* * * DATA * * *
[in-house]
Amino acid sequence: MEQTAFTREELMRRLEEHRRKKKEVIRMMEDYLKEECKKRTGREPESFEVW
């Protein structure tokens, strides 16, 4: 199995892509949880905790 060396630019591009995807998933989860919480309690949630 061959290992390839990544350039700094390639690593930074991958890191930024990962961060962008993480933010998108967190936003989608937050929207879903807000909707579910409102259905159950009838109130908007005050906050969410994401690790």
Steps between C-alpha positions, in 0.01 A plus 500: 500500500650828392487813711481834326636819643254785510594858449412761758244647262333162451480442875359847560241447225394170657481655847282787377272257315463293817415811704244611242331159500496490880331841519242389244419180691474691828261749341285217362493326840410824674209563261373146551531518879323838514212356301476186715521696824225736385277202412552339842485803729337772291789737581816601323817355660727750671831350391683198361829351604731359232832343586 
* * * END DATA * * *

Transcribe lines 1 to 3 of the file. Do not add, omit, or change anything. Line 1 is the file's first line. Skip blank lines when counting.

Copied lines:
[in-house]
Amino acid sequence: MEQTAFTREELMRRLEEHRRKKKEVIRMMEDYLKEECKKRTGREPESFEVW
């Protein structure tokens, strides 16, 4: 199995892509949880905790 060396630019591009995807998933989860919480309690949630 061959290992390839990544350039700094390639690593930074991958890191930024990962961060962008993480933010998108967190936003989608937050929207879903807000909707579910409102259905159950009838109130908007005050906050969410994401690790």